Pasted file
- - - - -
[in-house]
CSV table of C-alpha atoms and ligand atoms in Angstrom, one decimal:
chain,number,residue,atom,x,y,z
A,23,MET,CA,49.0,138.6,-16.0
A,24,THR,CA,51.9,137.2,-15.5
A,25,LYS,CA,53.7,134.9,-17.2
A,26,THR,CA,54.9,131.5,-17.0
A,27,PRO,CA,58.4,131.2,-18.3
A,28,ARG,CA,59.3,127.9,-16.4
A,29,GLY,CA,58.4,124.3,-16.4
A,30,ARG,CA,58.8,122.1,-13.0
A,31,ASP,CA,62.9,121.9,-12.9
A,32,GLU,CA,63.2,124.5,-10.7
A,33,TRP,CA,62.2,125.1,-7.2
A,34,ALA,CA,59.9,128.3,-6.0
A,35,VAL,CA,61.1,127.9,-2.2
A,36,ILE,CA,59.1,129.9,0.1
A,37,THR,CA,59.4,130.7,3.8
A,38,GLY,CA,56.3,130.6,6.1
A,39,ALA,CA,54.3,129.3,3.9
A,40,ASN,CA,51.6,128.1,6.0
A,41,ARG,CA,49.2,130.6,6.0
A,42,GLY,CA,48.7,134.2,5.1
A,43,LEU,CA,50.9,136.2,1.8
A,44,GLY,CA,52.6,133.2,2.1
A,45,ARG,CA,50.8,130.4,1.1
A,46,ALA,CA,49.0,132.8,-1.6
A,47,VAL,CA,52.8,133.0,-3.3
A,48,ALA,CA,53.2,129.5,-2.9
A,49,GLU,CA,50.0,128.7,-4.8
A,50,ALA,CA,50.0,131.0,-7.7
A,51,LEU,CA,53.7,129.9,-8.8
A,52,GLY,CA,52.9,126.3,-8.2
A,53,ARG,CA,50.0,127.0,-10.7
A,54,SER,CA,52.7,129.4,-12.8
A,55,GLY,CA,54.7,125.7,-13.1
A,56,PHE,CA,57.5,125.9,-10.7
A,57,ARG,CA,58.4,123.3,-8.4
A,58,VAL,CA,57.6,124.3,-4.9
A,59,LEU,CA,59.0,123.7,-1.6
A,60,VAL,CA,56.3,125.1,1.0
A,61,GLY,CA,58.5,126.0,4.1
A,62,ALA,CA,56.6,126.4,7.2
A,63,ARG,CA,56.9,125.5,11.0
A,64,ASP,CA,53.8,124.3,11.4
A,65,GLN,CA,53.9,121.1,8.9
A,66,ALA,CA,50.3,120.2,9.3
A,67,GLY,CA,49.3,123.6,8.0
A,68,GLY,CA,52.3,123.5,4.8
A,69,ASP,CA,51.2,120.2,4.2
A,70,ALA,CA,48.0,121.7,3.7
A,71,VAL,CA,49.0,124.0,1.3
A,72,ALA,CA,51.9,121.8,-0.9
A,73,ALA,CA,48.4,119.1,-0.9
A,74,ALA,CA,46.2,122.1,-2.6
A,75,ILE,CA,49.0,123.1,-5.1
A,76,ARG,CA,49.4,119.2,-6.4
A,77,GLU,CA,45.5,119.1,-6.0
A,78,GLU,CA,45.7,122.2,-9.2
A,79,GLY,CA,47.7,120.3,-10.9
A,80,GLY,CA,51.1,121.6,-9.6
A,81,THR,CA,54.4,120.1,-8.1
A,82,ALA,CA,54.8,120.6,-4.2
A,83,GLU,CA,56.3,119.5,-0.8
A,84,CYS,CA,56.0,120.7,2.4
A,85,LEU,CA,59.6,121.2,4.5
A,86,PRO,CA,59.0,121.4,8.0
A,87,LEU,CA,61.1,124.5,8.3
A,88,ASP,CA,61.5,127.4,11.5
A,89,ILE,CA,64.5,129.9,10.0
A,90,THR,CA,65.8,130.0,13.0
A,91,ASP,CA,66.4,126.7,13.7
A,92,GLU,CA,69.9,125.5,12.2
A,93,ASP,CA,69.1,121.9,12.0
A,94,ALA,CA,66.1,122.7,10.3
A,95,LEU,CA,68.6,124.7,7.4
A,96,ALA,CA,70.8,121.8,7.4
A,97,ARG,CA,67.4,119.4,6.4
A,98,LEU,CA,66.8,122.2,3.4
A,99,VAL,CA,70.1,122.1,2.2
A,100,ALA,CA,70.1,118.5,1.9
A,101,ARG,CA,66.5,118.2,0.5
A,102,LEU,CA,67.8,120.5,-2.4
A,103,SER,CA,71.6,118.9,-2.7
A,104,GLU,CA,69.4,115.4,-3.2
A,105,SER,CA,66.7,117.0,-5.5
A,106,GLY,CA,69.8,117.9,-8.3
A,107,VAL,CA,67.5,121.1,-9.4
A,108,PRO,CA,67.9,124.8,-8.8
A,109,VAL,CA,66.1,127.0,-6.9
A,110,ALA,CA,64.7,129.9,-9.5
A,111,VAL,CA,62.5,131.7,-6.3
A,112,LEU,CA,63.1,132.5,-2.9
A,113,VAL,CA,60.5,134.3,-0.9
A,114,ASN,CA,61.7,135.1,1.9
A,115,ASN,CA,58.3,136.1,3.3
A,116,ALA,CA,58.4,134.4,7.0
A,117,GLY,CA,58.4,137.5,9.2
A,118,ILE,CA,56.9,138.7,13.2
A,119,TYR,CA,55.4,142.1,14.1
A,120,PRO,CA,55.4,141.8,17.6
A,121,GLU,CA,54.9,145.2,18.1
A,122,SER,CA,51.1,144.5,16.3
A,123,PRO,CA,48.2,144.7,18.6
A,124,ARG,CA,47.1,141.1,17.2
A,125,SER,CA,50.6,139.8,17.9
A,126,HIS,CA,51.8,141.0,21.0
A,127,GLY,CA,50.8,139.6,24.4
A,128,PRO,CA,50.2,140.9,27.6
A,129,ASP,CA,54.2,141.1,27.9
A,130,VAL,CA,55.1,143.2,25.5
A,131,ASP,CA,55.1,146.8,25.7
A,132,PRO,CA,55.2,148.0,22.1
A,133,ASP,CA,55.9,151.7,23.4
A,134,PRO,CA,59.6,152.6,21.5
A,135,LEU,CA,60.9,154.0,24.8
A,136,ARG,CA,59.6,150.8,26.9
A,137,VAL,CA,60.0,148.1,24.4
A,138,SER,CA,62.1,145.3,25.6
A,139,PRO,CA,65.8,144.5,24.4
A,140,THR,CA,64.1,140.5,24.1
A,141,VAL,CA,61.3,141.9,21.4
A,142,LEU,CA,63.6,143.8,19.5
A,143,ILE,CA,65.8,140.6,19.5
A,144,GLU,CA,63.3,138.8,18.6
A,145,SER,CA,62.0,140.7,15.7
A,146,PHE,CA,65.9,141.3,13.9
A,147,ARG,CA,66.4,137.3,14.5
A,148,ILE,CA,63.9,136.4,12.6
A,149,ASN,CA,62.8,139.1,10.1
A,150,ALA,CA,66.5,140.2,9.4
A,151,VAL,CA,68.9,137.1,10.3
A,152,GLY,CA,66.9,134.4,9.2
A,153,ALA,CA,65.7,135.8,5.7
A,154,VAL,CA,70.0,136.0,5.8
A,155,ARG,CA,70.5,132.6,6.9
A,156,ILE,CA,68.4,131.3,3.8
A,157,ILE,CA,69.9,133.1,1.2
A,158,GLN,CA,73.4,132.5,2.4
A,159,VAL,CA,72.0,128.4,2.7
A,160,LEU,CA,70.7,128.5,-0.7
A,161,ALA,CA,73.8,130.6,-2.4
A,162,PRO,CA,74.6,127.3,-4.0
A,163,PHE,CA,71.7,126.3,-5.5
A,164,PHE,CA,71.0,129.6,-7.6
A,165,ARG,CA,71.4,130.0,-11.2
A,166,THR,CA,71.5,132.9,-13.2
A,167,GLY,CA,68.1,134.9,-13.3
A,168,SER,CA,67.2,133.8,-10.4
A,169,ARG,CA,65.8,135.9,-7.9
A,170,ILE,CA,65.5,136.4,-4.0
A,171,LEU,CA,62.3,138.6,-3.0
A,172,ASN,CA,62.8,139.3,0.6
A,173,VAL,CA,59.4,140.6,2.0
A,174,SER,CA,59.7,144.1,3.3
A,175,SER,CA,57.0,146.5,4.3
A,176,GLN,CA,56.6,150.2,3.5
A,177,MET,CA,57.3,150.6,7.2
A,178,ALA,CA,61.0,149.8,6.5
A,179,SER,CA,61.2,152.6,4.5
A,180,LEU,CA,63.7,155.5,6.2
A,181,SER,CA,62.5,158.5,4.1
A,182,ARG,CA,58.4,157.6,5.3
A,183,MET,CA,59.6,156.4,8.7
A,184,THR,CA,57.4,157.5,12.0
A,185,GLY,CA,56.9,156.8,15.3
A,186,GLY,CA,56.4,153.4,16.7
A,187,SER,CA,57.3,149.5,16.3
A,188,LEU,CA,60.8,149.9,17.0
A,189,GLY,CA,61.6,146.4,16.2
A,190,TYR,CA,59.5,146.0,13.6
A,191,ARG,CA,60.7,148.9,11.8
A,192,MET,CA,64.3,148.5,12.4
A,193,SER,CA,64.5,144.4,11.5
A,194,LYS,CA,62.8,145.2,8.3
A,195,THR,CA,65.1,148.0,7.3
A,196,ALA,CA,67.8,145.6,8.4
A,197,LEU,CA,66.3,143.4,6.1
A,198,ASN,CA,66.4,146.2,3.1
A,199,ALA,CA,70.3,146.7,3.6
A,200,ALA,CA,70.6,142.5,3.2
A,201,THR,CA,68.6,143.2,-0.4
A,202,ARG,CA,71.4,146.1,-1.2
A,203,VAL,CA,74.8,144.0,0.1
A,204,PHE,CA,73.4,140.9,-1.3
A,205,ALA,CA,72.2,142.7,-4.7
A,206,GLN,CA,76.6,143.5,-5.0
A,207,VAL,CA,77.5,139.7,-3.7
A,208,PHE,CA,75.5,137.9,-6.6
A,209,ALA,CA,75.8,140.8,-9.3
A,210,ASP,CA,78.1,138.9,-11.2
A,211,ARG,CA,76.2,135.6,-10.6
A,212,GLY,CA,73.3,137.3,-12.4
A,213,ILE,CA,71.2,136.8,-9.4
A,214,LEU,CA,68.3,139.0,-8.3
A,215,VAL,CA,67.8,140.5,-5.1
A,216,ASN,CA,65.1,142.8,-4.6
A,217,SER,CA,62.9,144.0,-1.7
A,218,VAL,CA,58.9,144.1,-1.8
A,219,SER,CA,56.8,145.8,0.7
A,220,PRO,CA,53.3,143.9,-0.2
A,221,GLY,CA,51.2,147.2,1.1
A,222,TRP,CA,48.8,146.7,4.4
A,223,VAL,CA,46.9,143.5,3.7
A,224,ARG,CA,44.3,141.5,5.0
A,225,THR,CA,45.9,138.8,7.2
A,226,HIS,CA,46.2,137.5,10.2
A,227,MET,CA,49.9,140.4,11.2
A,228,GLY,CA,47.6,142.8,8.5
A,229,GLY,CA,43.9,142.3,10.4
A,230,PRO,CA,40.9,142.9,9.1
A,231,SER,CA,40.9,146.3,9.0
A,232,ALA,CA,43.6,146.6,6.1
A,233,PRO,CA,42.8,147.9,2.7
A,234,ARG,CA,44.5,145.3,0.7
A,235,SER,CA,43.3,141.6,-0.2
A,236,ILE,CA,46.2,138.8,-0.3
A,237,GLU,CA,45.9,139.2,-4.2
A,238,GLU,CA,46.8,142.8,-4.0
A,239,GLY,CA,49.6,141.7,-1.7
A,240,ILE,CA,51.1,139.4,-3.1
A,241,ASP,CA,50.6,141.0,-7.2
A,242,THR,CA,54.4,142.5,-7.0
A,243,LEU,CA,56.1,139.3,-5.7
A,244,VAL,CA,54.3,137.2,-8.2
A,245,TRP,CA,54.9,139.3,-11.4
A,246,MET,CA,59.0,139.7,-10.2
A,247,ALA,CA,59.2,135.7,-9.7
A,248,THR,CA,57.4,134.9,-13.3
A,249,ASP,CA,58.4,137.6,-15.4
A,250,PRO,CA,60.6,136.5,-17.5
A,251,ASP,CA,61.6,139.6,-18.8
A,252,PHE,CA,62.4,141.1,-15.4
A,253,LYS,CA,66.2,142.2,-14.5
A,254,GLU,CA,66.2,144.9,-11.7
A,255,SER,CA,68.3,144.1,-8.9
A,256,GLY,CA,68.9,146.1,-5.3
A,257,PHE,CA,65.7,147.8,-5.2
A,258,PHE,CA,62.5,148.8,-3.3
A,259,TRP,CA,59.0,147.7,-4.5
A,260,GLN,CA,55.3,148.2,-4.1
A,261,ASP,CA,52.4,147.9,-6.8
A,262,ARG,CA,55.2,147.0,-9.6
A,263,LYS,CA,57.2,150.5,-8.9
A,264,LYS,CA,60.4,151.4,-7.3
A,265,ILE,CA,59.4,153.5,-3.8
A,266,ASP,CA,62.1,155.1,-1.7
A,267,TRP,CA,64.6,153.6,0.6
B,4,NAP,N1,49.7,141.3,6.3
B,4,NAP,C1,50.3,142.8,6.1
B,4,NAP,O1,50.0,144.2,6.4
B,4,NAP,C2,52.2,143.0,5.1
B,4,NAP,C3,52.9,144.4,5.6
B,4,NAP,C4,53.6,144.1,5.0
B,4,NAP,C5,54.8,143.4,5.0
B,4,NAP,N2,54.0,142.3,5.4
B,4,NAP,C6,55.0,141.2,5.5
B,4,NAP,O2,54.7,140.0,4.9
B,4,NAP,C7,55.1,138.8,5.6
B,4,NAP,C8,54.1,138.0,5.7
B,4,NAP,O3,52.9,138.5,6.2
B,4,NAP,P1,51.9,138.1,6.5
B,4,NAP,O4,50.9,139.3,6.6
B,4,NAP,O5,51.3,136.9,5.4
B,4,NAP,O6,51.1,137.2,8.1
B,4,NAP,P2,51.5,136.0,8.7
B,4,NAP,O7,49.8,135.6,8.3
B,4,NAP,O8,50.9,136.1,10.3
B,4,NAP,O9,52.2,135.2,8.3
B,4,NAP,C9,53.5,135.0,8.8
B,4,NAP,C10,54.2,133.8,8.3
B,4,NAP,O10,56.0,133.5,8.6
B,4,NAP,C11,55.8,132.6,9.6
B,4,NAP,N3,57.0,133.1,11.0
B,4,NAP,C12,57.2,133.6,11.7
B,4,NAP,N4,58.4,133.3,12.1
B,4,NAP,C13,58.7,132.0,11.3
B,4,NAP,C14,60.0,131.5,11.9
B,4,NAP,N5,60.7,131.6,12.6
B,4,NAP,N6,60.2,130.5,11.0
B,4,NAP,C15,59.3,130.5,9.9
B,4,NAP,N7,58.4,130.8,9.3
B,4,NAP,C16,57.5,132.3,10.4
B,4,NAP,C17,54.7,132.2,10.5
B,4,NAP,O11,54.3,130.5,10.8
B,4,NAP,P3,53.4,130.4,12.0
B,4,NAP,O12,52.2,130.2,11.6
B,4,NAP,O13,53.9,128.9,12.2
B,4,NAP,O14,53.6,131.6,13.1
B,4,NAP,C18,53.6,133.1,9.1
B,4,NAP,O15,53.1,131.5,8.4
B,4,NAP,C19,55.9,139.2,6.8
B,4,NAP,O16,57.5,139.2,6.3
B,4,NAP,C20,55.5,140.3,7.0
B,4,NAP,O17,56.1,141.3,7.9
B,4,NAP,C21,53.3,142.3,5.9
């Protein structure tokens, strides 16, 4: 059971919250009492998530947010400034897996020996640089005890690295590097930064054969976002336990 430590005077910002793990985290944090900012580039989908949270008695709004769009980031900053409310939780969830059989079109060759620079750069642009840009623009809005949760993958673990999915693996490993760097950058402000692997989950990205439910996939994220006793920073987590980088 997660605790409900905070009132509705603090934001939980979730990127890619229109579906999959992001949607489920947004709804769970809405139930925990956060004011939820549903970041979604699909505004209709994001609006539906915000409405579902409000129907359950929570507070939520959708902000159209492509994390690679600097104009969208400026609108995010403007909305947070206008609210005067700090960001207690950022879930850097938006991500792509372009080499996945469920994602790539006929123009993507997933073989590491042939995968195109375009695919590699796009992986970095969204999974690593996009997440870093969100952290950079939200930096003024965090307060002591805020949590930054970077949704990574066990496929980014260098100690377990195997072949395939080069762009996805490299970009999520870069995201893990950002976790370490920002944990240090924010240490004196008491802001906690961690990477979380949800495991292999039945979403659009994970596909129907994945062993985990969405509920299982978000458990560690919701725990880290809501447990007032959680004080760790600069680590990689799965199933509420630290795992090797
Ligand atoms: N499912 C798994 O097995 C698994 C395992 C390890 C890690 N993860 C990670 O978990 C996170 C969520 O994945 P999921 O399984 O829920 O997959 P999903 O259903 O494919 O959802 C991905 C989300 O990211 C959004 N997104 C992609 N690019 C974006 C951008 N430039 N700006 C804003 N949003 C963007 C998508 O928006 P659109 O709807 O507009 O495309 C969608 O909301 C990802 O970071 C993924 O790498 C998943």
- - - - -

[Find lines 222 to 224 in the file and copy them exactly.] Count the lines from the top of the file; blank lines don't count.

A,241,ASP,CA,50.6,141.0,-7.2
A,242,THR,CA,54.4,142.5,-7.0
A,243,LEU,CA,56.1,139.3,-5.7